Efforts to outlaw juvenile solitary confinement in California will be revived early next year under a bill that describes such practices as “torture.”
Sen. Mark Leno, the veteran Bay Area lawmaker who authored an earlier bill that failed in the California legislature in September, plans to introduce his new version under the title: Stop Torture of Children Act.
“We’re calling it what it is,” Leno said in an interview with The Crime Report. “It’s an outrage that we’re still having this debate.”
Ironically, California corrections officials had agreed to significantly scale back the use of solitary confinement in state prisons a week before Leno’s bill failed in September, the result of a lawsuit filed on behalf of inmates at Pelican Bay State Prison.
But the practice is still allowed in juvenile detention facilities. The earlier bill, known simply by its number, SB 124, would have banned the use of solitary confinement as punishment and limit to four hours the amount of time a youth who poses a safety threat could be locked in a room.
The proposed “Torture of Children” Act represents the fifth attempt at such legislation.
The previous bills faced strong opposition from the state’s prison guards union — whose members work in state-run Department of Juvenile Justice facilities — and from county probation chiefs, who run local juvenile facilities. Opponents argued that these facilities don’t practice solitary confinement. They prefer the term “separation” and say it’s a necessary tool to contain out-of-control kids.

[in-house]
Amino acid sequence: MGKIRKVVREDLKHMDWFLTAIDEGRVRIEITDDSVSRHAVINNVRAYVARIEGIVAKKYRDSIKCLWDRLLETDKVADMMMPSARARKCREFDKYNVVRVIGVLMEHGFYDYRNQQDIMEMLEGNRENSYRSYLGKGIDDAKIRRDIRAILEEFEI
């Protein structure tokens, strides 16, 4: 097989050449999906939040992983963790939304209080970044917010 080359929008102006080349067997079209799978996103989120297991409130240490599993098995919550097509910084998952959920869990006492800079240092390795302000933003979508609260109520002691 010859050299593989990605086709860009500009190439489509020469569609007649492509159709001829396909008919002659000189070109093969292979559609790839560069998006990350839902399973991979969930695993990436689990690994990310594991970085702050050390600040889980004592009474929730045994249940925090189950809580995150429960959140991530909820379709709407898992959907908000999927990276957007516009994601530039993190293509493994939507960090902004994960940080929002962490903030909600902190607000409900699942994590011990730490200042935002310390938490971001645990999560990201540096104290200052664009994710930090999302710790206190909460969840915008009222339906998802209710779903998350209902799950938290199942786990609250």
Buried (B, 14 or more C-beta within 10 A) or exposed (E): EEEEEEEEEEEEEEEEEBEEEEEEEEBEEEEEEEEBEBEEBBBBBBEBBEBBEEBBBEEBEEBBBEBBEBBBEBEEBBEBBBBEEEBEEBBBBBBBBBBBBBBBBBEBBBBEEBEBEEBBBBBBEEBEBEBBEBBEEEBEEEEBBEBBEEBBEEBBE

Leno said he made a dozen amendments to SB 124 to address opponents’ concerns. In its final version, for instance, the bill allowed for juveniles to voluntarily place themselves in a “time out.” And, if after four hours a juvenile still posed an immediate threat to staff or other wards, he or she could be confined for another four hours.
But the amendments got Leno nowhere.
Leno doubts the new bill, which is still in draft form, will include those provisions. It’s something he plans to discuss with sponsors over the next several weeks.
Regulations governing California juvenile facilities urge the limited use of room confinement, but the regulations fall short, said Jennifer Kim, director of programs for the San Francisco-based Ella Baker Center for Human Rights, a sponsor of the bill.
“If regulations were sufficient to provide protections, we wouldn’t have done the bill,” she said. “There isn’t anything to prevent a 23-hour lock-up.”
Twenty states ban the use of solitary confinement in juvenile detention facilities. In California, it’s banned only in Contra Costa County, the result of a lawsuit filed in 2013 and settled this past May. One of the plaintiffs in that case, a juvenile referred to in court documents as “W.B.,” was locked in a small cell for 100 days, where he suffered a mental breakdown and ultimately had to be hospitalized. The terms of the Contra Costa settlement are similar to Leno’s bill.
A 2009 national study commissioned by the Justice Department found that nearly two-thirds of juvenile detainees who commit suicide have a history of room confinement. Numerous other studies have shown that even a brief period of isolation can exacerbate mental illness and underlying behavioral problems in kids.
San Francisco District Attorney George Gascon underscored this at a press event last week, where he urged support of Leno’s bill, saying that isolating a juvenile instead of helping him work through his problems leads to recidivism.
Amy Fettig, senior staff attorney with the ACLU’s National Prison Project, called Leno’s proposed bill “one of the most progressive pieces of legislation that we’ve seen anywhere in the country.”
“If it passes, it will be a milestone in the effort to end the practice of solitary confinement on kids,” she told The Crime Report.
Kelly Davis is a 2015 John Jay/Langeloth Mental Health & Justice Reporting Fellow and a freelance reporter in San Diego who writes about the criminal justice system and vulnerable populations. She welcomes your comments.